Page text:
Historic Monuments of Ethnic L.A?


Los Angeles is the quintessential 21st Century, multi-ethnic metropolis. 52 to 56% of the county's population is of Mexican and Central American descent, the San Gabriel Valley is home to one of the fastest growing Chinese and ethnic Chinese populations in the nation, first and second-generation Koreans have made Los Angeles their second Seoul and Middle Eastern immigrants from Lebanon, Pakistan and Iraq have created their own "Little Arabia" not far from Disneyland.

There's no doubt that Los Angeles' complex ethnic mix reflects global social changes and migrations, but this is nothing new to our city. In his influential book, The Los Angeles Plaza, Historian William Estrada traces the city's multi-ethnic status from indigenous and colonial times to present-day Los Angeles, weaving together a common narrative based on personal stories, news clipping and diaries about the heart of Los Angeles. According to Estrada, Los Angeles was a multi-ethnic city from its inception, with Native-Americans or Gabrieliños, Spaniards, Mexicans, Chinese, Anglos and Africans negotiating and defining the meaning of the city.

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Through this lens of common recognition, Departures has gone about exploring Los Angeles, weaving together "official" and personal stories that celebrate, uncover and remember our shared history. It's no surprise then that when we visit places rich with myths and forgotten histories we encounter issues that highlight ongoing - sometimes fraught - efforts telling true stories of culture, history and race in Los Angeles.

Chinatown is a great example of how difficult it can be to uncover these histories. It took almost three decades of dedicated efforts by community leaders to open the doors of the Chinese American Museum in 2003 and "officially" tell the story of the first wave of Chinese Immigrants to Los Angeles and the destruction of Old Chinatown for the construction of Union Station. While many people knew of this history, there had been no formal "above ground" recognitions by the city.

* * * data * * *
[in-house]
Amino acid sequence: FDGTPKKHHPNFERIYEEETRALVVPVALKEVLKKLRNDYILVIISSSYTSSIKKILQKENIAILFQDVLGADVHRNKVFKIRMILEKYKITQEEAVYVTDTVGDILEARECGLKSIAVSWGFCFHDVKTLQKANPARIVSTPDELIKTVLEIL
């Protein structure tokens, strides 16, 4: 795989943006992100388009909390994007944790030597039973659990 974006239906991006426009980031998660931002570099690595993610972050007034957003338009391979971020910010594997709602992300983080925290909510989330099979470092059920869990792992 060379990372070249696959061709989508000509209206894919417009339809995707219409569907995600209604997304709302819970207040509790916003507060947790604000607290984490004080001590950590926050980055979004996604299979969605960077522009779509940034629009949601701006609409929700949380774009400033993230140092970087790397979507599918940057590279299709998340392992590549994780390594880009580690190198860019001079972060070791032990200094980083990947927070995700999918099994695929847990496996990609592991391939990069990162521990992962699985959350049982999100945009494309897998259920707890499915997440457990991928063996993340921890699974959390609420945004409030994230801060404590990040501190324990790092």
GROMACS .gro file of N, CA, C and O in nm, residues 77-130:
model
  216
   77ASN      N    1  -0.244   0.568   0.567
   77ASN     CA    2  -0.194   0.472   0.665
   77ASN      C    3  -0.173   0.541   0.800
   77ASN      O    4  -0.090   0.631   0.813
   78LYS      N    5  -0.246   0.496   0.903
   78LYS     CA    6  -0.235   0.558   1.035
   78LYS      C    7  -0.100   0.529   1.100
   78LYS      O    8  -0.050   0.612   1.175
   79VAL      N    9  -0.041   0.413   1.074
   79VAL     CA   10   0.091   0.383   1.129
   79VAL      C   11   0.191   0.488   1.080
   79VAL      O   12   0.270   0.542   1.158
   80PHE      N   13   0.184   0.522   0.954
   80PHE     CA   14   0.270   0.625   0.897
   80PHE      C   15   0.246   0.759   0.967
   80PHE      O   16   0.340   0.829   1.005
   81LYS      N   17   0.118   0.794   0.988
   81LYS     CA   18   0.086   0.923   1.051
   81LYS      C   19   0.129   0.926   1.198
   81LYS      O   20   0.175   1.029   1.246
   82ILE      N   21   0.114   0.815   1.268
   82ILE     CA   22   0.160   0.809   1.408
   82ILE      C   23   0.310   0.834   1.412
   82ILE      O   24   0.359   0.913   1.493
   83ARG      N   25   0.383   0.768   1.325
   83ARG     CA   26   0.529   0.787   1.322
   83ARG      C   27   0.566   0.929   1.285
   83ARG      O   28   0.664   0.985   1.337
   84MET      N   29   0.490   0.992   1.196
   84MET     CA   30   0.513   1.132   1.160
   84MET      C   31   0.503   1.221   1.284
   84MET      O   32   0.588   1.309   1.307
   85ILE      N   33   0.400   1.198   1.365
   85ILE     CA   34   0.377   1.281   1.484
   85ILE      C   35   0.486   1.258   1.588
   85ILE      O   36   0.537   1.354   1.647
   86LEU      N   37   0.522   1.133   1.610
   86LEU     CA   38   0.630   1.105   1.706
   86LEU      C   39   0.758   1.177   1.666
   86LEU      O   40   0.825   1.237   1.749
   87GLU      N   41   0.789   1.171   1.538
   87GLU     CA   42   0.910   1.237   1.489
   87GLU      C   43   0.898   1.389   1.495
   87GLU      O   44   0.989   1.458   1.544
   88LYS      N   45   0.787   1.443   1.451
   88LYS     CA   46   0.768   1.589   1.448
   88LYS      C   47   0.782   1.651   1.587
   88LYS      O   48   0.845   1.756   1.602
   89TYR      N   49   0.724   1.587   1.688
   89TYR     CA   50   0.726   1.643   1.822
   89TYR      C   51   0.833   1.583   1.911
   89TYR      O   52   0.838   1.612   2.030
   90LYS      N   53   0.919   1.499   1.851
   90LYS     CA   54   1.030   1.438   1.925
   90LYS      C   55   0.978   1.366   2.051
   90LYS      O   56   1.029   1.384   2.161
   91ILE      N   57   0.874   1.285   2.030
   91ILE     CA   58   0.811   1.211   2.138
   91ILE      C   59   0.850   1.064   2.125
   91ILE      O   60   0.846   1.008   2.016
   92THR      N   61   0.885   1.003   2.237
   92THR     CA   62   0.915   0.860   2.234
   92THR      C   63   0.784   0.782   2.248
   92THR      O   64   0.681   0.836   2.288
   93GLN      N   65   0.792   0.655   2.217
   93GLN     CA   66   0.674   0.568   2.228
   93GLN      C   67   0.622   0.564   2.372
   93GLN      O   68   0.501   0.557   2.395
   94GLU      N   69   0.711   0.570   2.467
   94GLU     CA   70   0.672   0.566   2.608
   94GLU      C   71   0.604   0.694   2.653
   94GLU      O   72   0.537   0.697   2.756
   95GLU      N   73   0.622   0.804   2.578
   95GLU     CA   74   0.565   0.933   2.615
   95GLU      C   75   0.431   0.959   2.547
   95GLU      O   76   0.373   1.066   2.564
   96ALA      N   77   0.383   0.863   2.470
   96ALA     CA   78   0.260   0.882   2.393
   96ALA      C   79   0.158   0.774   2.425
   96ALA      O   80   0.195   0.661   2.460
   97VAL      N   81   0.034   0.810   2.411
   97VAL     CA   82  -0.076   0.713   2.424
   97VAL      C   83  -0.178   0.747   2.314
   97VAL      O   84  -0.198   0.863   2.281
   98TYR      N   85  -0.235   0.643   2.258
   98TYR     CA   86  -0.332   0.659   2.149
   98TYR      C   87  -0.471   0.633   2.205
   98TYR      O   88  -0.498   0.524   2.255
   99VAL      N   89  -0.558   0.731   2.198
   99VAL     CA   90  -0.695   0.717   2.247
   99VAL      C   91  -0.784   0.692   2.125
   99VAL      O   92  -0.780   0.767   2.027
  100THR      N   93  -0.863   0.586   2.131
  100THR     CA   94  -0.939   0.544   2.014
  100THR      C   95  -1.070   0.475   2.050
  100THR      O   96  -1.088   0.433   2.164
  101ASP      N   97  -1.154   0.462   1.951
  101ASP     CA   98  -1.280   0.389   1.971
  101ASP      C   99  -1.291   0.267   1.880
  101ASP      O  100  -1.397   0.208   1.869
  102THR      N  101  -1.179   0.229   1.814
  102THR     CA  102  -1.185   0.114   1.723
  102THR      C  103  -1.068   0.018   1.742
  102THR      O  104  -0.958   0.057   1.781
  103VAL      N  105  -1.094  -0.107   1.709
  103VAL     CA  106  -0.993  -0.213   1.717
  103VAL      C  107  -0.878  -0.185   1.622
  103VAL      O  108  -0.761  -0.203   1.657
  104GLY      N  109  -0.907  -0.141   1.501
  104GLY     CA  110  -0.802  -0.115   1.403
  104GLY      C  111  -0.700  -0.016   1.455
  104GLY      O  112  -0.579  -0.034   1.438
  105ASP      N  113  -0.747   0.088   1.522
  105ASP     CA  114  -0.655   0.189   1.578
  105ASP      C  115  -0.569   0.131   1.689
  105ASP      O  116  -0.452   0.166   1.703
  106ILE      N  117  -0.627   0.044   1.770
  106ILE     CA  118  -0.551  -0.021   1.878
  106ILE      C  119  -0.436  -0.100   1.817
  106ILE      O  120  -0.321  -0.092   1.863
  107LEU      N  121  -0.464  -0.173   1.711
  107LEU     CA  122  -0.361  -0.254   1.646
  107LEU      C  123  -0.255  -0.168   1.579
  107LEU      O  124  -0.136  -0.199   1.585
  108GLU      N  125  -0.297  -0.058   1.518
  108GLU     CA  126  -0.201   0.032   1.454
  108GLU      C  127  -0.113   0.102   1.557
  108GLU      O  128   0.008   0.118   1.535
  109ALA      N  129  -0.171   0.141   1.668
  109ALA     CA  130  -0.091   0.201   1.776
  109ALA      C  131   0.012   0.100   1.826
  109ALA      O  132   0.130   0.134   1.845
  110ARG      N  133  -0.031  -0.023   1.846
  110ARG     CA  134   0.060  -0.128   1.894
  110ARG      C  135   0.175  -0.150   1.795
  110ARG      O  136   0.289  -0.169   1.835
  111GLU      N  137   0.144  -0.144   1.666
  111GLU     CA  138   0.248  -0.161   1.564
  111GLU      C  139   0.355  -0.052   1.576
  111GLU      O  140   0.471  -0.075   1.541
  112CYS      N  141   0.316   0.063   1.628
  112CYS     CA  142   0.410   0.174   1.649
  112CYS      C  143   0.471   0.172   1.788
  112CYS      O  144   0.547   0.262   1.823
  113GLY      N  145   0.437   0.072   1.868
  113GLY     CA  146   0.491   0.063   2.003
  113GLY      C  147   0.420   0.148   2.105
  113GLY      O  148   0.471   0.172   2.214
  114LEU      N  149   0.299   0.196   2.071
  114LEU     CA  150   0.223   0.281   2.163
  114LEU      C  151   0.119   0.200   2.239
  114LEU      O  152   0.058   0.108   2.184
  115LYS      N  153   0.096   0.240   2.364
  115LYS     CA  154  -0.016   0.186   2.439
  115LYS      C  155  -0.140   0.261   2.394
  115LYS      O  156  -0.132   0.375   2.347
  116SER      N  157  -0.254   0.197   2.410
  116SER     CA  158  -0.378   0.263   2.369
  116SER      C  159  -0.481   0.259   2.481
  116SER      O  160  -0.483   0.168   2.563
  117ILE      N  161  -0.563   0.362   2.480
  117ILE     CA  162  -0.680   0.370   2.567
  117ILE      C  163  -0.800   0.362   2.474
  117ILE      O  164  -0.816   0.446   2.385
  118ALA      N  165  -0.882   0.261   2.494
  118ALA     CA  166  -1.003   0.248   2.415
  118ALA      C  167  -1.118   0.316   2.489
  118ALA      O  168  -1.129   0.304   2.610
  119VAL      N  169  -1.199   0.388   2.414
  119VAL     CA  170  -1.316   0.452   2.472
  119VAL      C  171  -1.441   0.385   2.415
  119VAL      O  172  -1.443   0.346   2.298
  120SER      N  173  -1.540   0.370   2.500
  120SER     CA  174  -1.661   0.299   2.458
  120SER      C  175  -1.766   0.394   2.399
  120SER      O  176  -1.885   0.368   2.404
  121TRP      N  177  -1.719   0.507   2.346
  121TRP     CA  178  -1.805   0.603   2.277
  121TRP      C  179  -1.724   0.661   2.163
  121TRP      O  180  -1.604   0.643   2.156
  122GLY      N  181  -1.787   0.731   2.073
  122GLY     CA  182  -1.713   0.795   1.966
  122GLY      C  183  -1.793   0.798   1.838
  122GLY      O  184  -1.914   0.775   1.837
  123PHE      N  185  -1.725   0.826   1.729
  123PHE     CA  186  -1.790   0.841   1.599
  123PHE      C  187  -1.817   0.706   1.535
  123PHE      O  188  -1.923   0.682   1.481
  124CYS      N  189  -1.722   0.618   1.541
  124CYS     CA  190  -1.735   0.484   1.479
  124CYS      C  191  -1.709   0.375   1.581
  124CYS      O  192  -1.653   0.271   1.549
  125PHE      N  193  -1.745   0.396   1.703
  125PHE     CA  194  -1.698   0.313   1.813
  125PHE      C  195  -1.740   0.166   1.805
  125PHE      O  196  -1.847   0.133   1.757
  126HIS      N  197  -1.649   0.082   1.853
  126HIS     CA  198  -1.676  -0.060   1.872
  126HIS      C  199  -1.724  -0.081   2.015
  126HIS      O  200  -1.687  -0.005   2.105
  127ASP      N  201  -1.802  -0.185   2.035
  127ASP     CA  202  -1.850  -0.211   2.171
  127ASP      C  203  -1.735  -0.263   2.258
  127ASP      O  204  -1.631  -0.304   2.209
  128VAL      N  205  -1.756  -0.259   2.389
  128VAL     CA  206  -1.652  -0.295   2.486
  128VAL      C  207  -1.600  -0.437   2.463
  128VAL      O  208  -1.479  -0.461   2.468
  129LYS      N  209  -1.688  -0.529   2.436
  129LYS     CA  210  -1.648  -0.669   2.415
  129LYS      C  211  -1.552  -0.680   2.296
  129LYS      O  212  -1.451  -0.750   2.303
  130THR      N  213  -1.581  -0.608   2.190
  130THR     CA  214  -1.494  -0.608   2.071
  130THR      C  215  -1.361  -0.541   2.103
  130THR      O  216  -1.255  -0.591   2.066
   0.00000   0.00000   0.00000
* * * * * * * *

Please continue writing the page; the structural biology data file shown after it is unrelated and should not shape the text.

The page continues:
Mason Fong of Fong's Antiques
Mason Fong of Fong's Antiques

This tension between official and informal monuments can be found throughout Chinatown. Early Chinese entrepreneur Fong See, immortalized by Lisa See in her family memoir On Gold Mountain, built a family empire around businesses such as F. Suie One Co. and Fong's Antique Shop. One simply needs to walk into one of these establishments - two of them are in Chung King Road - to step into a living piece of Los Angeles history. Yet because these are private businesses, many such informal monuments are threatened with closure and erasure.

As part of the Chinatown Departures, I spoke with Leslee Leong, great granddaughter of the late Fong See and Mason Fong, cousin of Leslee, to discuss how these "unofficial" places of Los Angeles history should be maintained, preserved and celebrated as monuments of our common narrative.


Starting Oct. 22 an international discussion around some of these issues will kick off with a focus on the Watts Towers. As part of the Watts Towers Common Ground Initiative Seth Strongin, Policy and Research Manager at The City Project, conducted a series of interviews with N.J. "Bud" Goldstone - Watts Tower advocate and engineer - about the imminent danger facing the iconic south Los Angeles historical monument today.

The City Project, whose mission is to help shape public policy around issues of social and environmental and public equity with emphasis on communities of color, has taken the lead around building public awareness on this issue.

In his interviews with The City Project (see below) "Bud" Goldstone urges the city to turn the towers over to a private arts related entity that has the capability and expertise to maintain and preserve them.

Simon Rodia, the Towers' master architect and builder, gave the property away in 1955 and it changed hands repeatedly until it was deeded to the city in 1975 and become a historical landmark. But this "official" recognition was no guarantee of safety and support. After years of official neglect, the community had to take legal action to preserve them.

Today the towers are once again being threatened. Without a radical new approach to maintaining and preserving, the towers could go the way of many other lost monuments of Los Angeles' ethnic history.


Ironically, as Bud" Goldstone suggests, taking the towers away from the city might be the only way to save them.

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